In 2020, an average of 18.3% of age-eligible voters cast ballots in congressional primaries. This trends similarly with recent midterm election years: turnout of eligible voters was 19.9% in 2018, 14.3% in 2014, and 18.3% in 2010.
Turnout can fluctuate dramatically depending on both environmental and policy variables. Environmental factors include whether there are competitive or statewide races, high-profile ballot initiatives, and/or media coverage that draws awareness to the election. Top policy factors include the type of primary and which voters are allowed to participate, the date of the primary, whether or not the state uses runoff elections.
Data collected during the 2020 congressional primaries found, on average, voter participation in California (34.4%) and Washington’s (44.8%) nonpartisan congressional primaries to be much higher than an estimated average 18.3% turnout rate in partisan primaries. A Bipartisan Policy Center report also found that total ballots cast in Washington and California in the three most recent midterm elections exceeded national averages (see Figure 11). In his 2020 study, which controlled for other factors, scholar Seth Hill found nonpartisan primaries responsible for a 6% increase in voter turnout rate in primary elections.
One consequence of low turnout primaries is that incumbents in Congress must appeal to a small and disproportionately partisan sliver of the electorate to get reelected, and will adapt their behavior in office to do so.
According to scholars at the R Street Institute and the Brookings Institution, who conducted a thorough review of the academic literature, find the fear alone of being “primaried” prompts members of Congress to adapt in three main ways:
Research using a novel dataset on partisanship and bill co-sponsorship found a competitive primary challenger from the ideological extreme decreased the rate at which Democrats and Republicans cosponsor bills with members of the other party, and also found the increased threat of an ideological primary challenger accounts for about one-fourth of the rise in partisanship that occurred from the 1980s to the 2010s,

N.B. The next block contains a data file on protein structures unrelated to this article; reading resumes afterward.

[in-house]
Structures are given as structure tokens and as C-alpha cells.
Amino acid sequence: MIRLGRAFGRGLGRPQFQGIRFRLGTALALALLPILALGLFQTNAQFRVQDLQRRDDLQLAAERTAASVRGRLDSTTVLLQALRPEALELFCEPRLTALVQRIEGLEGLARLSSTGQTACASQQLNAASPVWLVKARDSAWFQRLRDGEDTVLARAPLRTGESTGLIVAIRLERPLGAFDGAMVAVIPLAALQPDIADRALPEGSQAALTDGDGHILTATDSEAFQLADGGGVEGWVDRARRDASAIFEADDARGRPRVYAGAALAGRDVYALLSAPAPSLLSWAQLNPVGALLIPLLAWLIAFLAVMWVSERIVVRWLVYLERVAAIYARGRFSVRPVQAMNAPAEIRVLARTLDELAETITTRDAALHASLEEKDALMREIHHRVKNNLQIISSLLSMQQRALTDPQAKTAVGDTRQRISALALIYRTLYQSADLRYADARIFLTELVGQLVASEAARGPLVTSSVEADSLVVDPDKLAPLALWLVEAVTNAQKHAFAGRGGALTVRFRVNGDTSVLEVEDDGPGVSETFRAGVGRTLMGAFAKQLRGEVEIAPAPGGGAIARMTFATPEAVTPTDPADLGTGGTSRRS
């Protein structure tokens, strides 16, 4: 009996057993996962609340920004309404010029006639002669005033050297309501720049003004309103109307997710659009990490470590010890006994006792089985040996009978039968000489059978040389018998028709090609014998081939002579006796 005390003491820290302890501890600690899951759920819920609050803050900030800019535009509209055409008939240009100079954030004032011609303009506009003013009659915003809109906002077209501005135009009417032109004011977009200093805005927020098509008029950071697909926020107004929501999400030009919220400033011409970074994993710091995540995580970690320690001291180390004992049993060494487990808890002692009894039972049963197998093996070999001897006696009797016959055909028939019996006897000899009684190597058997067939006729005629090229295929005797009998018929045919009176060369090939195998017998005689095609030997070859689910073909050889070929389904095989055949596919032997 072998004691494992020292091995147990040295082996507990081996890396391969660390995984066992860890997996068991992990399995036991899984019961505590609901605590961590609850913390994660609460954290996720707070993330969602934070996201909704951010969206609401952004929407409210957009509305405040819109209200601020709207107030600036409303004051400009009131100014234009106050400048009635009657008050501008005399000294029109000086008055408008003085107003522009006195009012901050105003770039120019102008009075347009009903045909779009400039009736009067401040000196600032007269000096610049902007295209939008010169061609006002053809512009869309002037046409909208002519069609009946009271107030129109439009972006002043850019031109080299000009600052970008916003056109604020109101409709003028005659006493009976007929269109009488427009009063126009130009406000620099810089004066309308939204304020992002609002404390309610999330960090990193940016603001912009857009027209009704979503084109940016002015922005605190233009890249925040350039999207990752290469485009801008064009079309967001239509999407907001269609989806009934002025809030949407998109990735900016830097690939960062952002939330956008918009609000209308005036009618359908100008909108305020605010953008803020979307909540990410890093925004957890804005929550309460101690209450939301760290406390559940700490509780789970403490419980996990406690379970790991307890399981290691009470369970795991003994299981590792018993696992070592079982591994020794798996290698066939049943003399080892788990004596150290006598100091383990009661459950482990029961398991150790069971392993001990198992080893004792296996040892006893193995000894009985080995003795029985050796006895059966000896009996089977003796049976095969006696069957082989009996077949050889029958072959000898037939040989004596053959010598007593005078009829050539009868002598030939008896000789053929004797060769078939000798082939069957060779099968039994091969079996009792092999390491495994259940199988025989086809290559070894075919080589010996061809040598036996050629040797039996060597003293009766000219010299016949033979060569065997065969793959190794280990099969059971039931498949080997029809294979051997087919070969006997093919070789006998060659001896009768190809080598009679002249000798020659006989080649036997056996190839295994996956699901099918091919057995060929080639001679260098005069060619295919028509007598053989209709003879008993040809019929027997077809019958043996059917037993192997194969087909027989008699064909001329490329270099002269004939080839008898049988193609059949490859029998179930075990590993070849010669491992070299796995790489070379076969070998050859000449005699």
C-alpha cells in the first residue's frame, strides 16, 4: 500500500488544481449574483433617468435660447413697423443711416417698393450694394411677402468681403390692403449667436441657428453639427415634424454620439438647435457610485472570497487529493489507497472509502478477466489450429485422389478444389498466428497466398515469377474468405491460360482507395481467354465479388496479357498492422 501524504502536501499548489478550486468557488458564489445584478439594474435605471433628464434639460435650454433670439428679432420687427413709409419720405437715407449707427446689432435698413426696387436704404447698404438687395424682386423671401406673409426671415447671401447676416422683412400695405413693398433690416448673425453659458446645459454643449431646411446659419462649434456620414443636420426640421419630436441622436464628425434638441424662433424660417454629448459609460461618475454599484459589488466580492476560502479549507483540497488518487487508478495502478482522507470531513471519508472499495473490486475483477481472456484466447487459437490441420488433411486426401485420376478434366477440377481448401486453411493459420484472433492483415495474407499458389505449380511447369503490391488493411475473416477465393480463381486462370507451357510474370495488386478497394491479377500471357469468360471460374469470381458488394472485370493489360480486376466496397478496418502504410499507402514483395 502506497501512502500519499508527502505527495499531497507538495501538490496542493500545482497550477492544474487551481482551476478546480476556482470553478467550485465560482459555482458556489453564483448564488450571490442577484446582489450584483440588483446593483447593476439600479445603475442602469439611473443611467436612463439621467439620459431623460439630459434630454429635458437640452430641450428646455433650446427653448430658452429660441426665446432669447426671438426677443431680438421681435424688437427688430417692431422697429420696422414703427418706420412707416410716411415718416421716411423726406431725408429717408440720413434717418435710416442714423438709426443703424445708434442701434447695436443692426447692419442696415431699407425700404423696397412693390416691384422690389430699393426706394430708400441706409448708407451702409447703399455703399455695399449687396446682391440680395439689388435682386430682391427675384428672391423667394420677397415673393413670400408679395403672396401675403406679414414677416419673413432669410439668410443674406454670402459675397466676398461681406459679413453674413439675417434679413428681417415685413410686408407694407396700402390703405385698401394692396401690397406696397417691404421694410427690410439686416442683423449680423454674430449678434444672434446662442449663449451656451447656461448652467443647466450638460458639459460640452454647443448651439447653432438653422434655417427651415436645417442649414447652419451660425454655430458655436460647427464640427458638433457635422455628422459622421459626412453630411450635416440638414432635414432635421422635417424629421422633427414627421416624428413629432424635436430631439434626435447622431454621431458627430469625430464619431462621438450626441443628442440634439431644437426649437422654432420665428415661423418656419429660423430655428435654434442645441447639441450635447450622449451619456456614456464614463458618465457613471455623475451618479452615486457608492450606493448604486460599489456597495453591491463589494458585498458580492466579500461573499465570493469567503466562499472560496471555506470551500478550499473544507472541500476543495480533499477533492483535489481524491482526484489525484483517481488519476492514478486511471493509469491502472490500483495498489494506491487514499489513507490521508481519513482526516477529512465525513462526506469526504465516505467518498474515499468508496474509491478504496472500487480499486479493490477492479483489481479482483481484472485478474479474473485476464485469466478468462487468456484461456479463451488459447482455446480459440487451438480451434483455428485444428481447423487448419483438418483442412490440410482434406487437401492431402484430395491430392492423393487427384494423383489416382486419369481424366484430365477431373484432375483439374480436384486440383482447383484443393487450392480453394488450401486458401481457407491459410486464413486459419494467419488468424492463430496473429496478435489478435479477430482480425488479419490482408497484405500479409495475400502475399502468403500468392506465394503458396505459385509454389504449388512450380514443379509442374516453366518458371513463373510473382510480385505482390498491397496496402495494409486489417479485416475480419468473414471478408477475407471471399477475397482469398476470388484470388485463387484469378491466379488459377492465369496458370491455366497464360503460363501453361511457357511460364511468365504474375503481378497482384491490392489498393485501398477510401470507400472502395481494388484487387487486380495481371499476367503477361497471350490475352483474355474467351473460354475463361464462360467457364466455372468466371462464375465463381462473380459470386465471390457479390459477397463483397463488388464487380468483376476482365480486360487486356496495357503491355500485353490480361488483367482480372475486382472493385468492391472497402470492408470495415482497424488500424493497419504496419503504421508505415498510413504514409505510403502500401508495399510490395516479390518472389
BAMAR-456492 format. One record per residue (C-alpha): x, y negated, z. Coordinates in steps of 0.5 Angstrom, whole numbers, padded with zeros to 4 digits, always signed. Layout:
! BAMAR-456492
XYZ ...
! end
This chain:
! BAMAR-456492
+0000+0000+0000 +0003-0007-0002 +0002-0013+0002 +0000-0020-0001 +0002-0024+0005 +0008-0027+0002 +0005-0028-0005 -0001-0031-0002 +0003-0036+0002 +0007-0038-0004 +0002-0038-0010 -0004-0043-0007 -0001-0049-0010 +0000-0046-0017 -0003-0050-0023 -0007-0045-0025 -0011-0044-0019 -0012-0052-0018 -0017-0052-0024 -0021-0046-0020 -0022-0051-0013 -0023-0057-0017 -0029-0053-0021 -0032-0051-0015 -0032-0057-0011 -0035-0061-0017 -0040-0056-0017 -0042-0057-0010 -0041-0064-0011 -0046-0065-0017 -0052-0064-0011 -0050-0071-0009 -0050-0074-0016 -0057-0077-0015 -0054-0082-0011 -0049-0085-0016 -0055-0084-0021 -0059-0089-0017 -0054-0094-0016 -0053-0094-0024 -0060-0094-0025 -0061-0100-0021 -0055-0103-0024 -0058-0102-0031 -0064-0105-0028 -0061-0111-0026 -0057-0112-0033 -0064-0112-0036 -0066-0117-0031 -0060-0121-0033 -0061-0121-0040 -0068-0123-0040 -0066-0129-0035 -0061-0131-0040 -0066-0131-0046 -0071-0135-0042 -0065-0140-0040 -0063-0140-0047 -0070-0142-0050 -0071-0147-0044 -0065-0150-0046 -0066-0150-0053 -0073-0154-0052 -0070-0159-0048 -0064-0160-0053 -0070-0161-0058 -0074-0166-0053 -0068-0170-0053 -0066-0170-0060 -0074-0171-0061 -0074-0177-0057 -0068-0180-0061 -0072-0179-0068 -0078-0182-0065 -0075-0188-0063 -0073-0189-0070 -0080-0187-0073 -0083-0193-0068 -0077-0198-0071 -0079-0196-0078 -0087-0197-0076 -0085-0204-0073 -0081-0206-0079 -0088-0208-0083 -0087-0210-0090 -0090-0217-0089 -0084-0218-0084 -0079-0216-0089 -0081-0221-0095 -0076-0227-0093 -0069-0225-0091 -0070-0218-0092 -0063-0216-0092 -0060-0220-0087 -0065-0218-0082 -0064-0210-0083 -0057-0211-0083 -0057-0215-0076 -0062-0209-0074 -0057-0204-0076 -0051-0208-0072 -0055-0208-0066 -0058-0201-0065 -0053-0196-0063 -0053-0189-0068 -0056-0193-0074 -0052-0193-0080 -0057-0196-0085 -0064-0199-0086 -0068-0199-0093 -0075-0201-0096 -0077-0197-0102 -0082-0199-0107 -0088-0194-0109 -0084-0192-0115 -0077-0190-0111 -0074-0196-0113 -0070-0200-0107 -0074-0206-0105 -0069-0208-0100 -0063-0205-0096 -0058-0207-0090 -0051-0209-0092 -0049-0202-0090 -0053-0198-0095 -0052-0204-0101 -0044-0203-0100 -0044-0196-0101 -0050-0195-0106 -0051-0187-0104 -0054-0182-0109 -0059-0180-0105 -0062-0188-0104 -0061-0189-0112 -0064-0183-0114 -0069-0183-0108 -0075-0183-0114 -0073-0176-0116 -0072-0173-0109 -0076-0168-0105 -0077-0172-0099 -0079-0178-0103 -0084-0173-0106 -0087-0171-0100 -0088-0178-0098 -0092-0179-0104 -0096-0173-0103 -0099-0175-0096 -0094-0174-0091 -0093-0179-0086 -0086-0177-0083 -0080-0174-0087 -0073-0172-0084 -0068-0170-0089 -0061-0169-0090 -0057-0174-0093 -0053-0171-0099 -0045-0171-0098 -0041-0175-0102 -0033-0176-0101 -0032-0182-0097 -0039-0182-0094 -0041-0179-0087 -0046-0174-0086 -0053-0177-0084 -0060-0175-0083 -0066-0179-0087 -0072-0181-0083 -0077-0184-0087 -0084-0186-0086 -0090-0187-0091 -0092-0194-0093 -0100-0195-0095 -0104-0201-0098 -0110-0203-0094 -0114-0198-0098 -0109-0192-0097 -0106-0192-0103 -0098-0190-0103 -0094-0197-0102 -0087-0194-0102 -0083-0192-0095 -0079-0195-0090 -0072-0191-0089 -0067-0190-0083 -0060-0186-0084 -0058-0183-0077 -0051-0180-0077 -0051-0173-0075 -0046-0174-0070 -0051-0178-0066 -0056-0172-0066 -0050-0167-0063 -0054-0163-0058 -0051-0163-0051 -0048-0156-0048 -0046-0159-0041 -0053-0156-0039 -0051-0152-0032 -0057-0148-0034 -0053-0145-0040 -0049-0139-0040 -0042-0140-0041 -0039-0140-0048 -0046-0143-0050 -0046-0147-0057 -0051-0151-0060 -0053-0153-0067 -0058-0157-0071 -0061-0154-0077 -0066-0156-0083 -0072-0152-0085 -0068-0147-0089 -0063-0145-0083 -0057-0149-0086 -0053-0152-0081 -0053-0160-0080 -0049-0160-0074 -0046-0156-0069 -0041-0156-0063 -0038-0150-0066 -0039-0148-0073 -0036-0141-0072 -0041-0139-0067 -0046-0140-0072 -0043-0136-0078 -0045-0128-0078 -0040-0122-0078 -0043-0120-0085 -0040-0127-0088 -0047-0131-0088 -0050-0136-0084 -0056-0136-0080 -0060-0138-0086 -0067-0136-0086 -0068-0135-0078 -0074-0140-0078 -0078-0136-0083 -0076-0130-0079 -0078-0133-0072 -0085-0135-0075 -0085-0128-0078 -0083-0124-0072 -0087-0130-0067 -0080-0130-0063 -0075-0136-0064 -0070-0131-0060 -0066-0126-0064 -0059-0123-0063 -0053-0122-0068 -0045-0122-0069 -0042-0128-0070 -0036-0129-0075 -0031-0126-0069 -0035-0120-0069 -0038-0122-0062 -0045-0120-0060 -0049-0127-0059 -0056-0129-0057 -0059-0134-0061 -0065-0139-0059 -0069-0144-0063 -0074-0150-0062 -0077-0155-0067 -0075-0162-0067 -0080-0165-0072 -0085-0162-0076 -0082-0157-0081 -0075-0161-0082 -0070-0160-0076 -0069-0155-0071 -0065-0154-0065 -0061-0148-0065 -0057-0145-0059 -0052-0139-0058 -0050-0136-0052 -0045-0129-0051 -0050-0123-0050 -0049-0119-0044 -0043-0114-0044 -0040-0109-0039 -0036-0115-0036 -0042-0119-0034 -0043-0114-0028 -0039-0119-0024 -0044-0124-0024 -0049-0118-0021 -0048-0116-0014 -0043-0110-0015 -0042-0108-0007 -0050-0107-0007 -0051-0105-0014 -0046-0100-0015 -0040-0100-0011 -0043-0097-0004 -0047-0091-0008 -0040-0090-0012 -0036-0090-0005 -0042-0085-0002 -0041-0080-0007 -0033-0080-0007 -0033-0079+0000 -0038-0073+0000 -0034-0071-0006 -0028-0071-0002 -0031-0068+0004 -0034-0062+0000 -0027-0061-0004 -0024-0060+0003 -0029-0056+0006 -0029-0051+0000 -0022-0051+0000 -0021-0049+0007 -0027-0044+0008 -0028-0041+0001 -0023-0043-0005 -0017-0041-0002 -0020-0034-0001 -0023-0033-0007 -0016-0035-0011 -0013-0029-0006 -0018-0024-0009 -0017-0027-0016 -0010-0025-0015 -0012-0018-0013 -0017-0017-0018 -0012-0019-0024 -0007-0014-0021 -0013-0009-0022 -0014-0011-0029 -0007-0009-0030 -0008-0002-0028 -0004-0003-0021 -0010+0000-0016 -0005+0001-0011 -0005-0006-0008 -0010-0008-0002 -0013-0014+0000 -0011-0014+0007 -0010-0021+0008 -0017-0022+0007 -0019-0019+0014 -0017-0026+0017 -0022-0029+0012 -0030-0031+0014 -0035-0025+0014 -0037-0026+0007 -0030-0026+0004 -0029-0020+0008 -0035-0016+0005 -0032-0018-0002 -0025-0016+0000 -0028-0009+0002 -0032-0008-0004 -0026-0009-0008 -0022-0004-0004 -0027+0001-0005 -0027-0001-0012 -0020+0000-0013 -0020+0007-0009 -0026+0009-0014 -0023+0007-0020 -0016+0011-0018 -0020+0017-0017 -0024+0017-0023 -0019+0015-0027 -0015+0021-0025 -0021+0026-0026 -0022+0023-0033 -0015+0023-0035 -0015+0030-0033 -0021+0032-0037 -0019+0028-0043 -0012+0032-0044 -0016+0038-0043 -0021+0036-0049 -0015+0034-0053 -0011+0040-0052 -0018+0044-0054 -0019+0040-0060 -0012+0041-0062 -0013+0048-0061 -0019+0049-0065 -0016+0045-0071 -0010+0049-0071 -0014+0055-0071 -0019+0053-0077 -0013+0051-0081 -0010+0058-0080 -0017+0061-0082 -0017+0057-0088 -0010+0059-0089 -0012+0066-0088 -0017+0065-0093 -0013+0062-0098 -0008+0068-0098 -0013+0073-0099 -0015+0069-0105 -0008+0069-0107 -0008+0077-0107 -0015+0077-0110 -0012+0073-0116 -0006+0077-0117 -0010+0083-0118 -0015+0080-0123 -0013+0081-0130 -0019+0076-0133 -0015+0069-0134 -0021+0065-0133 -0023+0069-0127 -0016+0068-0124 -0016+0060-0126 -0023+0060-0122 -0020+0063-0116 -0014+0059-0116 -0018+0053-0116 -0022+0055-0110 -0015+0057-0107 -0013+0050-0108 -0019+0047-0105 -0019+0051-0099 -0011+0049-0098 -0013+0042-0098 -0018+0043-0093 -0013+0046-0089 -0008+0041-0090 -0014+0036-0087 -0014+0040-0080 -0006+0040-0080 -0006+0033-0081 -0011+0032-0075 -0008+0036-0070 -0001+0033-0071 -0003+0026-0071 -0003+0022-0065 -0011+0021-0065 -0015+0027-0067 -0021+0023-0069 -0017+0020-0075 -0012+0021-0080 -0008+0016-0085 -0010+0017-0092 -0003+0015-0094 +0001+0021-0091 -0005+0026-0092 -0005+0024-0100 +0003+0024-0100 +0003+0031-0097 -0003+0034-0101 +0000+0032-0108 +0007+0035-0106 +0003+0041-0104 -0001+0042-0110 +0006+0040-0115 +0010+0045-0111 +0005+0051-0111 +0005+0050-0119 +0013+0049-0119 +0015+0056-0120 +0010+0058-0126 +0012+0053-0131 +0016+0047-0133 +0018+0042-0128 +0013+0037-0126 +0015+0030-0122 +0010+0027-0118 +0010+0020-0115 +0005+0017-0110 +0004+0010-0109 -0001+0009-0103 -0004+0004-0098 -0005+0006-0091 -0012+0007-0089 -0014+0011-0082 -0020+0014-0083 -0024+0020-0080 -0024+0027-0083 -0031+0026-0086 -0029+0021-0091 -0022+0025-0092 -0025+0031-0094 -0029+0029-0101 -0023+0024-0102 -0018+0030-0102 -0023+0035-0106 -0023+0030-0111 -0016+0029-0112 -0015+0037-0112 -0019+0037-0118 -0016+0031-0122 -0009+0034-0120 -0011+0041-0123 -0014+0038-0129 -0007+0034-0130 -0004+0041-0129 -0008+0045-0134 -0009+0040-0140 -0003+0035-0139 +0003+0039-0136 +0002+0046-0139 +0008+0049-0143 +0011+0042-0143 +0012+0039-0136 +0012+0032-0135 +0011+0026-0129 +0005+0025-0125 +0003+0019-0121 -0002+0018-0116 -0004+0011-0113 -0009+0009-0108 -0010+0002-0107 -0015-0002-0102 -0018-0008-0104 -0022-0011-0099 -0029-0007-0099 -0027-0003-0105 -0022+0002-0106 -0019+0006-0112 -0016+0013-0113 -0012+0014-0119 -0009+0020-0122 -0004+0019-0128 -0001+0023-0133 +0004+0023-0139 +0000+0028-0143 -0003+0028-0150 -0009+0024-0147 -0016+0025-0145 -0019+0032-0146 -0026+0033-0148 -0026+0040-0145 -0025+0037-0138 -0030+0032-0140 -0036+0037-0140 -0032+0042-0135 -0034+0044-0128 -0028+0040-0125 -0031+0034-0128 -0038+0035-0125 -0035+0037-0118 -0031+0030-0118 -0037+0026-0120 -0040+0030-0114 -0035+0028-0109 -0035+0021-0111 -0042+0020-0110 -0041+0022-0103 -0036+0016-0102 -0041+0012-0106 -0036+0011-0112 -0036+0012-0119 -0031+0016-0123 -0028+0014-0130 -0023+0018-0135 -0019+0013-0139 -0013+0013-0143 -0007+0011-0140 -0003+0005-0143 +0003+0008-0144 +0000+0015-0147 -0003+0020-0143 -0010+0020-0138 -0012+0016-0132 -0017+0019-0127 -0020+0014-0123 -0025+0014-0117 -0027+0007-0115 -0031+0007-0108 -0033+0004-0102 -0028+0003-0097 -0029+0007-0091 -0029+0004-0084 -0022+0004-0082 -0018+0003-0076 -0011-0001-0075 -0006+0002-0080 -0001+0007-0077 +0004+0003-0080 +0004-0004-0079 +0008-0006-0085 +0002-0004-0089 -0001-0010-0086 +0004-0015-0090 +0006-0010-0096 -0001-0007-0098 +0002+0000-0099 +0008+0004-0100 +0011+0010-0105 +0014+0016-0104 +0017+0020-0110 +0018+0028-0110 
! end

But some evidence suggests the top-two primary has reduced ideological extremity among legislators compared to those elected in closed primary systems. In a 2020 study spanning U.S. House elections from 2003-2018, newly elected members from top-two primary systems had ideology scores that were more than 18 percentage points less extreme than closed primary legislators.
Academic literature comparing the ideology of primary voters and general voters is sparse. According to the most recent exit polling on congressional primary voters, the largest ever of which was conducted by the nonpartisan Brookings Institution in both 2016 and 2018, primary voters self-identify as strong partisans.
During the 2018 midterm primaries, the Brookings Institution conducted exit polling of primary voters, with a sample of 13,372 voters across 20 congressional districts where incumbents faced primary challengers.
The resulting study by Elaine Kamarck and Alexander Podkul found that primary voters overwhelmingly identified as “strong Democrats'' and “strong Republicans” (see Figure 4). They also found that primary voters were much more likely to identify as liberal or conservative than as moderate (see Figure 5). The polarization was asymmetric, though, as the number of “very conservative” Republicans far outpaced the number of “very liberal” Democrats.
There are currently three variations of nonpartisan primaries in practice:
In 2020, more than 40% of districts nationwide (151) had no competition in the dominant party’s primary, while just seven of the 63 congressional districts (11%) with nonpartisan primaries had only two candidates. In more than half of the nonpartisan primaries, voters had a choice between at least five candidates.
Evidence suggests after adoption of nonpartisan primaries, states observe increased electoral competitiveness. California and Washington far outpace the national average in both the share of contested primaries and the share of primaries in which incumbents face a challenger: they also have more incumbents running per district.
As of April 2022, 55 cities, counties, and states are projected to use RCV for all voters in their next election. These jurisdictions are home to approximately 10 million voters, and include 2 states, 1 county, and 52 cities. Military and overseas voters cast RCV ballots in federal runoff elections in 6 states.
More than 10 million voters are barred from voting in primaries in the nine states that have closed primaries: voters must be registered members of the party to participate.